Determinants of sustainable mode choice in different socio-cultural contexts: A comparison of Rome and San Francisco

This paper is a part two of a study investigating the relative importance of the built environment, socio-demographic, and attitudinal factors on mode choice. A semi-experimental approach that aims to measure causal effects of the built environment is utilized. This paper reports spatial analysis, survey and modeling results for San Francisco, CA, USA and compares the results with a previous similar study in Rome, Italy. Results reveal that the local street network's integration is important in both cities and that in both cases built environment seems to have higher impact on mode choice than attitudes and socio-demographic factors. Built environment is especially impactful when diversity, design quality, density and syntactical accessibility are combined. In San Francisco willingness to spend time walking, biking or taking transit is lower than in Rome, and residents are more sensitive to concerns about safety and security. Work travel is more affected by demographic and attitudinal factors in San Francisco than in Rome implying that in San Francisco, nonwork travel behavior may have slightly higher potential to respond positively to improvements in the built environment than work trips. In Rome, peer pressure, cost sensitivity, and probiking attitude can compensate for lack of some built environmental characteristics, but not in San Francisco, where only protransit attitude has this effect. Moreover, lack of any built environmental characteristics reduces the possibility of sustainable mode choice more dramatically in San Francisco pointing to the higher importance of investments on improving the built environment rather than marketing efforts to change attitudes.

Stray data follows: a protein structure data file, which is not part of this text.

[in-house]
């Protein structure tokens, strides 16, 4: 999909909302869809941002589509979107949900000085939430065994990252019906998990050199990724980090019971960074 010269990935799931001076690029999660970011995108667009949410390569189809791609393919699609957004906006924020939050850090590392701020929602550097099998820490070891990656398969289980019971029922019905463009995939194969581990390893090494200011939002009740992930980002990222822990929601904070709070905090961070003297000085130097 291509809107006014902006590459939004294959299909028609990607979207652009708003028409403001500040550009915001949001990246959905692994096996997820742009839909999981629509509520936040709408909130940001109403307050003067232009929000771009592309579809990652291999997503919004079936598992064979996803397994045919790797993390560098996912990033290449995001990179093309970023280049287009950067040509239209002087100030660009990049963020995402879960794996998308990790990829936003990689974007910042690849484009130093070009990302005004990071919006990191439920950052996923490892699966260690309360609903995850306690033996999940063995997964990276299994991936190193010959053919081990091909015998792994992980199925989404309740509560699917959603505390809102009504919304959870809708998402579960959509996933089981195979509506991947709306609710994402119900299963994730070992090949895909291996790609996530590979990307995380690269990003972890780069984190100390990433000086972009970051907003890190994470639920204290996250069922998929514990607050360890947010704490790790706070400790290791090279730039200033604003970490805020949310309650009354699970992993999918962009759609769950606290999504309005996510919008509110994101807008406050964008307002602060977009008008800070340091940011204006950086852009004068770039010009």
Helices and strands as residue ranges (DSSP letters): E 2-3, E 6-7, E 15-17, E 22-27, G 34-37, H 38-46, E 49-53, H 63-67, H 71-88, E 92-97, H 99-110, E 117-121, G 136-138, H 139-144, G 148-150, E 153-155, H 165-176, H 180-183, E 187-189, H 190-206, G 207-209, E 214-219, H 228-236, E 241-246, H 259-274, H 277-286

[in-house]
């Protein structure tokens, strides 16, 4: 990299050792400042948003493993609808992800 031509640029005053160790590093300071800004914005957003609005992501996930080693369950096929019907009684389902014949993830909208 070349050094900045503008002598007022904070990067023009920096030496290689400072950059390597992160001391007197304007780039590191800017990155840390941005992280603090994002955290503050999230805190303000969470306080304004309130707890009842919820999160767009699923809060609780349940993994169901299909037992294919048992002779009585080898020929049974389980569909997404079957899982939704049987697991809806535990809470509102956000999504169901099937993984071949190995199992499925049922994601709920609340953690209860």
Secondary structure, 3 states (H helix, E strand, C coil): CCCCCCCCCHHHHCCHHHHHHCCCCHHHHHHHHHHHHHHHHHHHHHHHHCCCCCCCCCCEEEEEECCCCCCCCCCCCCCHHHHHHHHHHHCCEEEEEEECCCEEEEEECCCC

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  • English

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  • Accession Number: 01678597
  • Record Type: Publication
  • Files: TRIS
  • Created Date: Aug 5 2018 3:01PM